YouTube announced that the automatic captions for livestreams will now be available to all creators and not just channels with over 1,000 subscribers, as was the case during its initial rollout. YouTube has announced that this change and some other improvements it plans to make will make the platform more accessible for deaf and hard-of hearing people.
These updates include the availability of live auto captions in 12 additional languages, including Japanese, Turkish and Spanish, the ability to add multiple audio tracks and audio descriptions to videos to support multiple languages, as well as the expansion of auto-translate captions to work with mobile devices. YouTube will soon offer expanded language support for both live and auto-translate captions. YouTube also promises that multiple audio tracks will become more common in the future.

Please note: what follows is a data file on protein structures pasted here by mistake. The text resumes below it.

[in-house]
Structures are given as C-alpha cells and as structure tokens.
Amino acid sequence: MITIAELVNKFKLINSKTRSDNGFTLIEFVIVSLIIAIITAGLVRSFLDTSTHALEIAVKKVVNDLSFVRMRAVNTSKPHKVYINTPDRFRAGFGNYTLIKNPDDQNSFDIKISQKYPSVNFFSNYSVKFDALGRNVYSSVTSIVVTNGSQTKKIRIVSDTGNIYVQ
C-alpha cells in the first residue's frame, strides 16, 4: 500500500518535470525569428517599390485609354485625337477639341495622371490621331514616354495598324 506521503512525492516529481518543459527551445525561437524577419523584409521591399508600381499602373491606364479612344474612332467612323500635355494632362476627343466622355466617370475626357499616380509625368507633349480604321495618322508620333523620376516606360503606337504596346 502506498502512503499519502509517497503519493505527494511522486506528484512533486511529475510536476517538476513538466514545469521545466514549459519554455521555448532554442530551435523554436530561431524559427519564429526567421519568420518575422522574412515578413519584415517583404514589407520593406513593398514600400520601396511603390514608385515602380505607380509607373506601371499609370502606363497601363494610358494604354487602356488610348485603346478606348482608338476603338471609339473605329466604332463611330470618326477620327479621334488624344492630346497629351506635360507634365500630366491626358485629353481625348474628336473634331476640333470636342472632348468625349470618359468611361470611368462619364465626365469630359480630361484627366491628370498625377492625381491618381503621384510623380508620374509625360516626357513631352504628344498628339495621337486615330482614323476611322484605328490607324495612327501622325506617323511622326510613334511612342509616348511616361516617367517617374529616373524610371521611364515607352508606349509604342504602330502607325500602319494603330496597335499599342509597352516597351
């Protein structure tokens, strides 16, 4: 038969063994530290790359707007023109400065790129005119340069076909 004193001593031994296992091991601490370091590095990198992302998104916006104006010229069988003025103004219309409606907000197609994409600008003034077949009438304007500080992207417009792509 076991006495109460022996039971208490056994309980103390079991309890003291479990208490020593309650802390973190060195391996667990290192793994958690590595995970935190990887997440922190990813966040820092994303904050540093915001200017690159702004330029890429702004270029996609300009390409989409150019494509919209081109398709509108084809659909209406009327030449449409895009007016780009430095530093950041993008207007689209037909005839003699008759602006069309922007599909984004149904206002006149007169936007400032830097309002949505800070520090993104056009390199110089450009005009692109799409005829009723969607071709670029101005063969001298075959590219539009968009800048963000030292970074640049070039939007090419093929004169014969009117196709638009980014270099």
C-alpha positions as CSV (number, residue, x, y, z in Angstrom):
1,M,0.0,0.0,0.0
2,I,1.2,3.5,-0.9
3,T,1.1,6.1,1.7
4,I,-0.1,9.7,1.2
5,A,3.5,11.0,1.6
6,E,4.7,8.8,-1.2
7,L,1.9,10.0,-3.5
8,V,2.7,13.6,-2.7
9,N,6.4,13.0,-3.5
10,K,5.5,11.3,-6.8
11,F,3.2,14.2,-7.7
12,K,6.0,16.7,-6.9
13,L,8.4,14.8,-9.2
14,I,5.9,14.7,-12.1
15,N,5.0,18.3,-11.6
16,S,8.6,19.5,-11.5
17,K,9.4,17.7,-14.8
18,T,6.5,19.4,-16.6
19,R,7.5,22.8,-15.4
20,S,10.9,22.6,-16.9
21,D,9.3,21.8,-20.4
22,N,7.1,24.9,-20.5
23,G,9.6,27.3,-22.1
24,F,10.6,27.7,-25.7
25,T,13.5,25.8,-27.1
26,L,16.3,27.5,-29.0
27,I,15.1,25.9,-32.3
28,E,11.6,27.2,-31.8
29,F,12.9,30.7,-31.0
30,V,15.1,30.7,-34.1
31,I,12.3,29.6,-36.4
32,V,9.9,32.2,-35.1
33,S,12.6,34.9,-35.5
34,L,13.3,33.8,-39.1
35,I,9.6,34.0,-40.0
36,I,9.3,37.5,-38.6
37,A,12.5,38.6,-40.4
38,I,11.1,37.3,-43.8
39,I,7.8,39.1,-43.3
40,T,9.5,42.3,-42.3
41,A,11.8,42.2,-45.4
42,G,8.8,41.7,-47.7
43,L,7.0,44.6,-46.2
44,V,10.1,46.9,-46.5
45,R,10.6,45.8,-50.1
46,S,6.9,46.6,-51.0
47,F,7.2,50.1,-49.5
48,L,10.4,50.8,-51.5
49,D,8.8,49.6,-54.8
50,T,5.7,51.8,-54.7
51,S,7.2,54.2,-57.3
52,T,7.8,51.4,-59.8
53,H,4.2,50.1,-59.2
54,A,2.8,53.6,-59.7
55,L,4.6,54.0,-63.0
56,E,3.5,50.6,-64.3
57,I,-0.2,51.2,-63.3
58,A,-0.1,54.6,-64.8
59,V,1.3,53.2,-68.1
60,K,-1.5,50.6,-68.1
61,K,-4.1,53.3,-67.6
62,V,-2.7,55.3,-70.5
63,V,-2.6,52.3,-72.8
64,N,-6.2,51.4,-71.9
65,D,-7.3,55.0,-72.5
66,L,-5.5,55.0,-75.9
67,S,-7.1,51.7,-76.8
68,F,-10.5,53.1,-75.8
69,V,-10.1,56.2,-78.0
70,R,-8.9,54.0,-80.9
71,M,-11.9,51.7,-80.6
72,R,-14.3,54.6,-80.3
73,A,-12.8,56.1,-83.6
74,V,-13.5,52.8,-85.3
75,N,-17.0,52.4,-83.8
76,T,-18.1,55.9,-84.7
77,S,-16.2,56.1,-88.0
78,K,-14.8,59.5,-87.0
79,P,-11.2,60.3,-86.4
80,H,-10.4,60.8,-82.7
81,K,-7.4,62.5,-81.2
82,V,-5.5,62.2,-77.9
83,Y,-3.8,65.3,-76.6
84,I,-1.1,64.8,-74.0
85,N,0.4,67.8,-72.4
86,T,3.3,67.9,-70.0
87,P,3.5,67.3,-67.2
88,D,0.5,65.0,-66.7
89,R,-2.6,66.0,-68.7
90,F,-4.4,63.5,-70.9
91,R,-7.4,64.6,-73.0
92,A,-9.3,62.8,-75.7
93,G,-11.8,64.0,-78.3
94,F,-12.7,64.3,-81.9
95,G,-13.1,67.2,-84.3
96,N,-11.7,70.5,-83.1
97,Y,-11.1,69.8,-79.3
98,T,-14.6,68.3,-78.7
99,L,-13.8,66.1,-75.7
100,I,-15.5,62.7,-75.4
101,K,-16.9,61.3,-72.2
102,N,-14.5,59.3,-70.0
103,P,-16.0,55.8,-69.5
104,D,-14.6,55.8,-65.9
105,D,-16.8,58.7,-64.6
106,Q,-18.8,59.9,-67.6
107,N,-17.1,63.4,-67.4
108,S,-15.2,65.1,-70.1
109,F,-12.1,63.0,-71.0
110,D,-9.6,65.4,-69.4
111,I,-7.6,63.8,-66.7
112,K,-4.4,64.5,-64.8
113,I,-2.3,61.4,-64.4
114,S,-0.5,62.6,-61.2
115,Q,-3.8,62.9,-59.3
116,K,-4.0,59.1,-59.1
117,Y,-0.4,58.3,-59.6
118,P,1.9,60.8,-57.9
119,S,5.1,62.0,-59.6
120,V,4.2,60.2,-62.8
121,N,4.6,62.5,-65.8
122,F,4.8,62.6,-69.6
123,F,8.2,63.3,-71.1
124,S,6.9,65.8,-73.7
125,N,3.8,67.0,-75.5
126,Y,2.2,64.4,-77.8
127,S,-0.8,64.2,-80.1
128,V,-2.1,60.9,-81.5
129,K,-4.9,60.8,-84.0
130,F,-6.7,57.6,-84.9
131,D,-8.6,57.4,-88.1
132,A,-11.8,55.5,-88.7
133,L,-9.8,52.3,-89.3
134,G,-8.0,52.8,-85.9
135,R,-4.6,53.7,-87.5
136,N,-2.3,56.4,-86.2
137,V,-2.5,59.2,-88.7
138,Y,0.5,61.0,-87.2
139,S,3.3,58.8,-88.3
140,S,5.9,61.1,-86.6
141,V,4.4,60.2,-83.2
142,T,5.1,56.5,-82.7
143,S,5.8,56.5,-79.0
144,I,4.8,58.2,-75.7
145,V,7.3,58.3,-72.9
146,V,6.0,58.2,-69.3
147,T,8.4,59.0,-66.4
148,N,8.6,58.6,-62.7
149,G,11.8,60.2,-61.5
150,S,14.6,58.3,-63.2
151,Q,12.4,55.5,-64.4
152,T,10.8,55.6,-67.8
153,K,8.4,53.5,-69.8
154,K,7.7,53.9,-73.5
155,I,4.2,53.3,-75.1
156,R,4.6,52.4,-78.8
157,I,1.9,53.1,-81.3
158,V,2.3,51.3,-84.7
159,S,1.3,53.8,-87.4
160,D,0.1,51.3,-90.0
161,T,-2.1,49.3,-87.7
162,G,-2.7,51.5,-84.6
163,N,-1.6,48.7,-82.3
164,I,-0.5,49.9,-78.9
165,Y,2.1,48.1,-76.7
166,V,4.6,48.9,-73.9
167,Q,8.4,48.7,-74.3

Searchable transcripts and auto-translate captions are two other features that have made their way to mobile.
YouTube claims that it will experiment with mobile users searching through video transcripts. This has been a very useful feature for me on desktop. I clicked the three dots icon to the right side of the like/dislike bars, and then hit Open transcript to view the full text. It has saved me many hours. So it is nice to see that this could be available on mobile.
YouTube has not yet released a replacement for community captions
YouTube has stated that its Subtitle Editor permission is still being developed and will provide updates over the next few months. This feature was intended to replace the YouTube community captions feature. Creators who want to make their videos more accessible didn't have the option to rely on volunteers to translate and caption their videos. They had to develop their own systems.